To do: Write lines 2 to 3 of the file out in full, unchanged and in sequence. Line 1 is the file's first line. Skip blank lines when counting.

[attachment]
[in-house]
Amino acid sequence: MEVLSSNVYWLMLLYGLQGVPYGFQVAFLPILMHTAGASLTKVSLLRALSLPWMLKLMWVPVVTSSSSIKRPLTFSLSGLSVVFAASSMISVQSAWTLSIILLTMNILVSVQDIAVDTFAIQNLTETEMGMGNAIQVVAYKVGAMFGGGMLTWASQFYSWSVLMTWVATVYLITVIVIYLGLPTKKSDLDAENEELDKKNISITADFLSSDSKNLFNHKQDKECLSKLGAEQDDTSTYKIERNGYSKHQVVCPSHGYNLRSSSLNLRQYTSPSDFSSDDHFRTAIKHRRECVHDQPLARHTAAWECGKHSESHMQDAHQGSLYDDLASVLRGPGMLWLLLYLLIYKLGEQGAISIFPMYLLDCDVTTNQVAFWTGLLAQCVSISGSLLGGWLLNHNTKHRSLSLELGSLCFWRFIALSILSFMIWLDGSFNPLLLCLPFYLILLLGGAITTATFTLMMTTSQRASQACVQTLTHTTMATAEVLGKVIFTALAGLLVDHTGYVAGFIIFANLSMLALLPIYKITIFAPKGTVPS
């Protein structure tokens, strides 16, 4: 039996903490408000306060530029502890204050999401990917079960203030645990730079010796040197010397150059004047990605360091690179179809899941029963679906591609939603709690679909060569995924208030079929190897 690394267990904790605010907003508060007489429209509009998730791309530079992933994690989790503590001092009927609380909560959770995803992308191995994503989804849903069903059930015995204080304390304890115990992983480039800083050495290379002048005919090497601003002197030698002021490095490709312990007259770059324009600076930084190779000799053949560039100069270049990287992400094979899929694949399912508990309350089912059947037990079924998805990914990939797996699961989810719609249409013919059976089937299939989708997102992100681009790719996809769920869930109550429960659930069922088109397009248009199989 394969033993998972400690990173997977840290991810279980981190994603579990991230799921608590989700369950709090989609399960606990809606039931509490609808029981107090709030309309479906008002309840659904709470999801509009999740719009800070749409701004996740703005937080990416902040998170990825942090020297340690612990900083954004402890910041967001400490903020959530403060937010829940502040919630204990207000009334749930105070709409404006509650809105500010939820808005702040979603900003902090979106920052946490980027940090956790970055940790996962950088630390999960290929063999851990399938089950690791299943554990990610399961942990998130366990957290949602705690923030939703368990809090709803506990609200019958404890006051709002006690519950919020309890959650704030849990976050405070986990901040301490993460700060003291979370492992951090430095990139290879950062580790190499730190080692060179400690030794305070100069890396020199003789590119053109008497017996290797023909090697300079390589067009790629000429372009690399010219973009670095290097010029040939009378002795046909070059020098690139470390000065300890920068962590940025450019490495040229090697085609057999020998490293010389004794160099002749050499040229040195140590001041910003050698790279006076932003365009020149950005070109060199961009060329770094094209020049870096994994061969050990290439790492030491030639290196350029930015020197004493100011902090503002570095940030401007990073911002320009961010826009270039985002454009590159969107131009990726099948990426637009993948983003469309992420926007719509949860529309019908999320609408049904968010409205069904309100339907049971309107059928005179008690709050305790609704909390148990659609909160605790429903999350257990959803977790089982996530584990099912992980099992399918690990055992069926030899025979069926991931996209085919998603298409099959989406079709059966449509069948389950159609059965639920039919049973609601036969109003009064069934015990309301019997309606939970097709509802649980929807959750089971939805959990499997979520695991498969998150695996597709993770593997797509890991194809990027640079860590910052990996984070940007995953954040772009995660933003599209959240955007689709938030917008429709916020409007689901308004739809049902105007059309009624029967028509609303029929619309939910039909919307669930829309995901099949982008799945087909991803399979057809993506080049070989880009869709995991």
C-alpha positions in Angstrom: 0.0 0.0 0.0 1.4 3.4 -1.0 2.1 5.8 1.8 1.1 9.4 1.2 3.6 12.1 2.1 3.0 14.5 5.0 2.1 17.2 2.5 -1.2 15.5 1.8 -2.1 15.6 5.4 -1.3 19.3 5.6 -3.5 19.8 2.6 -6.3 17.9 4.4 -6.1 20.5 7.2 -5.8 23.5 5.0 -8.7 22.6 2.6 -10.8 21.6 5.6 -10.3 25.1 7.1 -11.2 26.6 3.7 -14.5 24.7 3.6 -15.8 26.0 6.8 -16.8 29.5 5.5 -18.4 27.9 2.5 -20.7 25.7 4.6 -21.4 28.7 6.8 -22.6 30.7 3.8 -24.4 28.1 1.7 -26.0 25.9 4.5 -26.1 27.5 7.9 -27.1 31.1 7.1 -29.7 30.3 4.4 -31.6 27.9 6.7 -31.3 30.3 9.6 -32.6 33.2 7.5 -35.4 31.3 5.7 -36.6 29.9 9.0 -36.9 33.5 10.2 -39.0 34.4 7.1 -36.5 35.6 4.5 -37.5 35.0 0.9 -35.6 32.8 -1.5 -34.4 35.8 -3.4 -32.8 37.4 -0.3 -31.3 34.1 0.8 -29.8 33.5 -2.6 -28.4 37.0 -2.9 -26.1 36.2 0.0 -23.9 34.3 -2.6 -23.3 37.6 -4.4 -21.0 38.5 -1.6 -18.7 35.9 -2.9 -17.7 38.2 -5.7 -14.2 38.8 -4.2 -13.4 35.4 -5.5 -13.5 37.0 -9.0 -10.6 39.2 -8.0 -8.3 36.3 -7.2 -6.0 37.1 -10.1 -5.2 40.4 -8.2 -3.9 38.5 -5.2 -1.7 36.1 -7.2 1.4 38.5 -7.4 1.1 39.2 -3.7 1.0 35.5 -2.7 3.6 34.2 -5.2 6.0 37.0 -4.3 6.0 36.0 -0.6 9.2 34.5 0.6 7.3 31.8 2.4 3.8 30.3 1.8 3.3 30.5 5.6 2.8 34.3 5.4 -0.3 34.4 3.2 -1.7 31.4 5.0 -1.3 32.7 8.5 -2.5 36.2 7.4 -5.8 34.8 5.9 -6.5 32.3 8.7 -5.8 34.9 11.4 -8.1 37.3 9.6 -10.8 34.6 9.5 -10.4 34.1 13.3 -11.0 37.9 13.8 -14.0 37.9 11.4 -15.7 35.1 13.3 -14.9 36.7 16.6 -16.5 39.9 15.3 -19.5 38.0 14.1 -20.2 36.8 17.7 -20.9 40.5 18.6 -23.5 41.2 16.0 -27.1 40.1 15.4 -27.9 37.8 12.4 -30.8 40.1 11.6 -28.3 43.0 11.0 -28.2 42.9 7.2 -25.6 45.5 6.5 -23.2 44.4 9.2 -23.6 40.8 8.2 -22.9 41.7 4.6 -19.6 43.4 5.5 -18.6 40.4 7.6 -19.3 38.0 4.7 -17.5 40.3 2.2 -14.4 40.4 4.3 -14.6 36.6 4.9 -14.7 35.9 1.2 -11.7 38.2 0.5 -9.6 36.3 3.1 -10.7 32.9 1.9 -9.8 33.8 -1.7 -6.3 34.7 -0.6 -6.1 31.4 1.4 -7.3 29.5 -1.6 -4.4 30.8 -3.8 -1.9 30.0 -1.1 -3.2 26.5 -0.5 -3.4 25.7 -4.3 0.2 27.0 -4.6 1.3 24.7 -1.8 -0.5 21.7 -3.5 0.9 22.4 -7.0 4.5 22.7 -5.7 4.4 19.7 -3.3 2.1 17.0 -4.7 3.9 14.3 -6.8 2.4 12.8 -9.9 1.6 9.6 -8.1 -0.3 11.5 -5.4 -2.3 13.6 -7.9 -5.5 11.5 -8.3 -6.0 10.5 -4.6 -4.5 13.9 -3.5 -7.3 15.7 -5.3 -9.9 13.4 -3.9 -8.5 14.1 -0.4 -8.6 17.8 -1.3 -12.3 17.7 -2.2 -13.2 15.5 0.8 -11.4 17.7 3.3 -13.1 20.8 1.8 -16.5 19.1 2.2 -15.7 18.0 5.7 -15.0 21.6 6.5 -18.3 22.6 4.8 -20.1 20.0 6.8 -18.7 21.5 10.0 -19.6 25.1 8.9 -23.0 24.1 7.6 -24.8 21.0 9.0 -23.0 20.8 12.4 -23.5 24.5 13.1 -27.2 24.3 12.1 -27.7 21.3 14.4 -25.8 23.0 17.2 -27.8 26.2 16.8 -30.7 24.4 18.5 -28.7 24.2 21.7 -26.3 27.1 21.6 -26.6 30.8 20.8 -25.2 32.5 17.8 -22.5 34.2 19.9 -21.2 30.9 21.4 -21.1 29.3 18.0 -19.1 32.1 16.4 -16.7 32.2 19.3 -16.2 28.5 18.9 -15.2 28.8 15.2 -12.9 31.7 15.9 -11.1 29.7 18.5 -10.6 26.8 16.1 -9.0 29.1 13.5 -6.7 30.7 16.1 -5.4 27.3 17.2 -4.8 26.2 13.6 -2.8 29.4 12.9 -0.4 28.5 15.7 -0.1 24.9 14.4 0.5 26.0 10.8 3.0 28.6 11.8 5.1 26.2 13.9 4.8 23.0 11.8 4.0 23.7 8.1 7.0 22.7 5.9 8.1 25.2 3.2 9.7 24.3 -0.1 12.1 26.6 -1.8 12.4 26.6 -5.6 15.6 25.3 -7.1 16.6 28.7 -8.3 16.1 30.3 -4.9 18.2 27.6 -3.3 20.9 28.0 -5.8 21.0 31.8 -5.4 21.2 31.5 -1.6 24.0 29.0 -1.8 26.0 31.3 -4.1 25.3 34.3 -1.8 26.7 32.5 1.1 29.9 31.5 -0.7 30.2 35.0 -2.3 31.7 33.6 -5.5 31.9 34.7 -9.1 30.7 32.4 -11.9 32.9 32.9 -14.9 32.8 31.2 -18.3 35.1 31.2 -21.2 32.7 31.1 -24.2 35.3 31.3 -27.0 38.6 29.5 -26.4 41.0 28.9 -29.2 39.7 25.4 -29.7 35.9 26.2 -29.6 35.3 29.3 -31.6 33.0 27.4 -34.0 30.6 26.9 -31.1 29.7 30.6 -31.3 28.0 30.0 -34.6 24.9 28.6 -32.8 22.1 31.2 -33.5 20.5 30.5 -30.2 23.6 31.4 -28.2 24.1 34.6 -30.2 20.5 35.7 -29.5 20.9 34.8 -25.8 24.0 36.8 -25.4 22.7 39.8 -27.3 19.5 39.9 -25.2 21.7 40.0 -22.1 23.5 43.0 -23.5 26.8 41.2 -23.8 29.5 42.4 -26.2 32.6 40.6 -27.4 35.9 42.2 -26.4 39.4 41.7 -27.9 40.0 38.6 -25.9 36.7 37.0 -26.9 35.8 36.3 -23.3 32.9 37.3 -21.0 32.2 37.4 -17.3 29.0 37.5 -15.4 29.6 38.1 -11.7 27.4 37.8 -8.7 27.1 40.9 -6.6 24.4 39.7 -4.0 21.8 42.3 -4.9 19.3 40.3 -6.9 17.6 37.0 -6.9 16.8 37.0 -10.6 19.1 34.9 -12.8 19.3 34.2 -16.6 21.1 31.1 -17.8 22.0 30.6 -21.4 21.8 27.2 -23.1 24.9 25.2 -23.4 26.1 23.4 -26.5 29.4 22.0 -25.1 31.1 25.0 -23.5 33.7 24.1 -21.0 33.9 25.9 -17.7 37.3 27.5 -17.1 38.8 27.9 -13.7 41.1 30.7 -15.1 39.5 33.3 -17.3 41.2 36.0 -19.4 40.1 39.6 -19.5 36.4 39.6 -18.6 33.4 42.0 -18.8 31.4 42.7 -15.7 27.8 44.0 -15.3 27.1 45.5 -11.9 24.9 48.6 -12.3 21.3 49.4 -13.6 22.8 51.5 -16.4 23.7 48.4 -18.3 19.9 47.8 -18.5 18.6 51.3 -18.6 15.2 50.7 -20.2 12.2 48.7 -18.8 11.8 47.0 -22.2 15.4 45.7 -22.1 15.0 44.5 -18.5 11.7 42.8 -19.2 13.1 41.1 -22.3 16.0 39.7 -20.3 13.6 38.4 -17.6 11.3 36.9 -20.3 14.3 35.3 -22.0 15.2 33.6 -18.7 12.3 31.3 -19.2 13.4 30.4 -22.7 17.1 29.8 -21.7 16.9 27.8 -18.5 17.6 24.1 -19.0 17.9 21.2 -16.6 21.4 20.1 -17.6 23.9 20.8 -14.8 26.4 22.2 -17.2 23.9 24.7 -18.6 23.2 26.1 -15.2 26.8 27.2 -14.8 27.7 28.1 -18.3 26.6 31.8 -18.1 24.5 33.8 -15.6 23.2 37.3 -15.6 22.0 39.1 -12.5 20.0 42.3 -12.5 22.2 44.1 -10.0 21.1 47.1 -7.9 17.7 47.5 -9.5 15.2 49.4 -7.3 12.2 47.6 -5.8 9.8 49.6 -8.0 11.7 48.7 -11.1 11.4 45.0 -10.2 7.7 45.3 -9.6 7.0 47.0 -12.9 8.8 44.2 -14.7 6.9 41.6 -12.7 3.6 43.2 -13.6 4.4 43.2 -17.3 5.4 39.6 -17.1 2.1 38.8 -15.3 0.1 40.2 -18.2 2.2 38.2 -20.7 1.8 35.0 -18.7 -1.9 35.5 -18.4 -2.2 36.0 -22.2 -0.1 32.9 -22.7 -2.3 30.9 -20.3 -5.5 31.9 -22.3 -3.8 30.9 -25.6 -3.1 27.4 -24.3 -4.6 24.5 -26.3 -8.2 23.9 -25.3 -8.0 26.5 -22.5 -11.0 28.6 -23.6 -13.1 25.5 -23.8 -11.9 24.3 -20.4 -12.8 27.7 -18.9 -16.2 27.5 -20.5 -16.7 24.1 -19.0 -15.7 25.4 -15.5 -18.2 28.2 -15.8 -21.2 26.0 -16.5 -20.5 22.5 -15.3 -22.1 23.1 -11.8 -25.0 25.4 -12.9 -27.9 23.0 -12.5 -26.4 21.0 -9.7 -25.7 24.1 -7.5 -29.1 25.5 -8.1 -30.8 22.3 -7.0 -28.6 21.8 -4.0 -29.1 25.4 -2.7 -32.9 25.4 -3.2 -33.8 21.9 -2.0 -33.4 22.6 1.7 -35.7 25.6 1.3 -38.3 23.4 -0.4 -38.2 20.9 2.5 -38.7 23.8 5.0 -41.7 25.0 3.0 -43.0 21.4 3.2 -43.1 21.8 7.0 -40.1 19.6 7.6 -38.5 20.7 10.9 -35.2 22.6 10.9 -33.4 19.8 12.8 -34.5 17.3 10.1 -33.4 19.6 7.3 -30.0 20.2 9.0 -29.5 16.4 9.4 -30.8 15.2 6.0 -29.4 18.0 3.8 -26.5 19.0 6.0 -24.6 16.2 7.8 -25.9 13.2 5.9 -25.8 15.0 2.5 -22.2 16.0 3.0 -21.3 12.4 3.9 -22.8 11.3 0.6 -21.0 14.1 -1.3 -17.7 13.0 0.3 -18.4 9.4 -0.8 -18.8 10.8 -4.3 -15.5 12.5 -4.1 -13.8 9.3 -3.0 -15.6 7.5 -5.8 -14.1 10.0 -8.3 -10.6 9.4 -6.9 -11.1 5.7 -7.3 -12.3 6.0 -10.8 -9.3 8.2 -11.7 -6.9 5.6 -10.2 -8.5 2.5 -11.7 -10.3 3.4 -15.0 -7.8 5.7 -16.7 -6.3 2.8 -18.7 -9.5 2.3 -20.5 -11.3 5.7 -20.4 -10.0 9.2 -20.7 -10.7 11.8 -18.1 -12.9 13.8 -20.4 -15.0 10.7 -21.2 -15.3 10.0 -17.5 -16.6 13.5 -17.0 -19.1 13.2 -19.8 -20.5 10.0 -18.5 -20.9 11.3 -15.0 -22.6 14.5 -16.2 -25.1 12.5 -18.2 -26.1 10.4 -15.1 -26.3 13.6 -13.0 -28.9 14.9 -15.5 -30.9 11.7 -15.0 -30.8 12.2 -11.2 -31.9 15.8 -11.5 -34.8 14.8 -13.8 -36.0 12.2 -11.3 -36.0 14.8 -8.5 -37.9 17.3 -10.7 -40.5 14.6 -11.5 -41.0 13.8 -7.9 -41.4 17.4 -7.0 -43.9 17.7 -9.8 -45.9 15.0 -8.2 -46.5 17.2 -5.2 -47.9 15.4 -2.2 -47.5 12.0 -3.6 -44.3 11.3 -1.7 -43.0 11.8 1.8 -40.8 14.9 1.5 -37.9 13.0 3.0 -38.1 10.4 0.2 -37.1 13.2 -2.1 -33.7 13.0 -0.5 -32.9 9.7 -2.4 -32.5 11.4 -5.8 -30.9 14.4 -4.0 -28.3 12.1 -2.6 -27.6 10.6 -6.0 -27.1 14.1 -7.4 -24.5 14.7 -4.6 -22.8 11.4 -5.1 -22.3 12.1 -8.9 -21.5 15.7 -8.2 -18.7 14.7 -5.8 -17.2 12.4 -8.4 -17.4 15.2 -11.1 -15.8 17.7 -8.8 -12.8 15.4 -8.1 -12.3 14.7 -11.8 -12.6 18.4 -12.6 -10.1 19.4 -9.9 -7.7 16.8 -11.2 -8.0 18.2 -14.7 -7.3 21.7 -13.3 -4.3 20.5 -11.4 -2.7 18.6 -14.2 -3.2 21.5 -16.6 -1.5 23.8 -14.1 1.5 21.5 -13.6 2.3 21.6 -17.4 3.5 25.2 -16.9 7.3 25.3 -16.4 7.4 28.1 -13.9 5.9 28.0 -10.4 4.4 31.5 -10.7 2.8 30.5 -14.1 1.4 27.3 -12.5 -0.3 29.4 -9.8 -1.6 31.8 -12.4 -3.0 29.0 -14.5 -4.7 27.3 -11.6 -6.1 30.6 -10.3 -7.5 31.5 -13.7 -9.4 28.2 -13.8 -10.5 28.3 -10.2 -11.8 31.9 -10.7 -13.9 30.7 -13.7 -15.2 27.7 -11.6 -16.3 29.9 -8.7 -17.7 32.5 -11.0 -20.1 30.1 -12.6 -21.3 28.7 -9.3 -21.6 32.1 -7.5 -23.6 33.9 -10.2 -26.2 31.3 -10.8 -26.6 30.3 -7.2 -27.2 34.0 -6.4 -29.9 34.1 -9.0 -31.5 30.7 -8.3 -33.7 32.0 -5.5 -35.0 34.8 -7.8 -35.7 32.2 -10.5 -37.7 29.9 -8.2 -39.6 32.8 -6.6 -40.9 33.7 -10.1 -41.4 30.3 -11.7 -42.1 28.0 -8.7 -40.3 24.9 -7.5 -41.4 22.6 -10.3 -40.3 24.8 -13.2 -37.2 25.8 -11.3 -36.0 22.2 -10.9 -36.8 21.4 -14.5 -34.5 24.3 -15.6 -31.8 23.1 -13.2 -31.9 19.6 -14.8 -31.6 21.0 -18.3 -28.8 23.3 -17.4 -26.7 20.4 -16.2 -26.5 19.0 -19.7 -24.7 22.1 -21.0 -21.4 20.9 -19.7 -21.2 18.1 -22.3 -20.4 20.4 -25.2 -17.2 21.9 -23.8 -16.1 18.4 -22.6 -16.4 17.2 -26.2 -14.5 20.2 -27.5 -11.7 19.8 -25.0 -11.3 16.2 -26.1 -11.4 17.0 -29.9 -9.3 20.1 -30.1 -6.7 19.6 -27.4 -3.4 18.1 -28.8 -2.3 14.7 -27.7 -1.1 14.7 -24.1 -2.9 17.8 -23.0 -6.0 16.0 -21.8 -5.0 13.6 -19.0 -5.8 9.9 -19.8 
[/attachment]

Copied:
Amino acid sequence: MEVLSSNVYWLMLLYGLQGVPYGFQVAFLPILMHTAGASLTKVSLLRALSLPWMLKLMWVPVVTSSSSIKRPLTFSLSGLSVVFAASSMISVQSAWTLSIILLTMNILVSVQDIAVDTFAIQNLTETEMGMGNAIQVVAYKVGAMFGGGMLTWASQFYSWSVLMTWVATVYLITVIVIYLGLPTKKSDLDAENEELDKKNISITADFLSSDSKNLFNHKQDKECLSKLGAEQDDTSTYKIERNGYSKHQVVCPSHGYNLRSSSLNLRQYTSPSDFSSDDHFRTAIKHRRECVHDQPLARHTAAWECGKHSESHMQDAHQGSLYDDLASVLRGPGMLWLLLYLLIYKLGEQGAISIFPMYLLDCDVTTNQVAFWTGLLAQCVSISGSLLGGWLLNHNTKHRSLSLELGSLCFWRFIALSILSFMIWLDGSFNPLLLCLPFYLILLLGGAITTATFTLMMTTSQRASQACVQTLTHTTMATAEVLGKVIFTALAGLLVDHTGYVAGFIIFANLSMLALLPIYKITIFAPKGTVPS
């Protein structure tokens, strides 16, 4: 039996903490408000306060530029502890204050999401990917079960203030645990730079010796040197010397150059004047990605360091690179179809899941029963679906591609939603709690679909060569995924208030079929190897 690394267990904790605010907003508060007489429209509009998730791309530079992933994690989790503590001092009927609380909560959770995803992308191995994503989804849903069903059930015995204080304390304890115990992983480039800083050495290379002048005919090497601003002197030698002021490095490709312990007259770059324009600076930084190779000799053949560039100069270049990287992400094979899929694949399912508990309350089912059947037990079924998805990914990939797996699961989810719609249409013919059976089937299939989708997102992100681009790719996809769920869930109550429960659930069922088109397009248009199989 394969033993998972400690990173997977840290991810279980981190994603579990991230799921608590989700369950709090989609399960606990809606039931509490609808029981107090709030309309479906008002309840659904709470999801509009999740719009800070749409701004996740703005937080990416902040998170990825942090020297340690612990900083954004402890910041967001400490903020959530403060937010829940502040919630204990207000009334749930105070709409404006509650809105500010939820808005702040979603900003902090979106920052946490980027940090956790970055940790996962950088630390999960290929063999851990399938089950690791299943554990990610399961942990998130366990957290949602705690923030939703368990809090709803506990609200019958404890006051709002006690519950919020309890959650704030849990976050405070986990901040301490993460700060003291979370492992951090430095990139290879950062580790190499730190080692060179400690030794305070100069890396020199003789590119053109008497017996290797023909090697300079390589067009790629000429372009690399010219973009670095290097010029040939009378002795046909070059020098690139470390000065300890920068962590940025450019490495040229090697085609057999020998490293010389004794160099002749050499040229040195140590001041910003050698790279006076932003365009020149950005070109060199961009060329770094094209020049870096994994061969050990290439790492030491030639290196350029930015020197004493100011902090503002570095940030401007990073911002320009961010826009270039985002454009590159969107131009990726099948990426637009993948983003469309992420926007719509949860529309019908999320609408049904968010409205069904309100339907049971309107059928005179008690709050305790609704909390148990659609909160605790429903999350257990959803977790089982996530584990099912992980099992399918690990055992069926030899025979069926991931996209085919998603298409099959989406079709059966449509069948389950159609059965639920039919049973609601036969109003009064069934015990309301019997309606939970097709509802649980929807959750089971939805959990499997979520695991498969998150695996597709993770593997797509890991194809990027640079860590910052990996984070940007995953954040772009995660933003599209959240955007689709938030917008429709916020409007689901308004739809049902105007059309009624029967028509609303029929619309939910039909919307669930829309995901099949982008799945087909991803399979057809993506080049070989880009869709995991």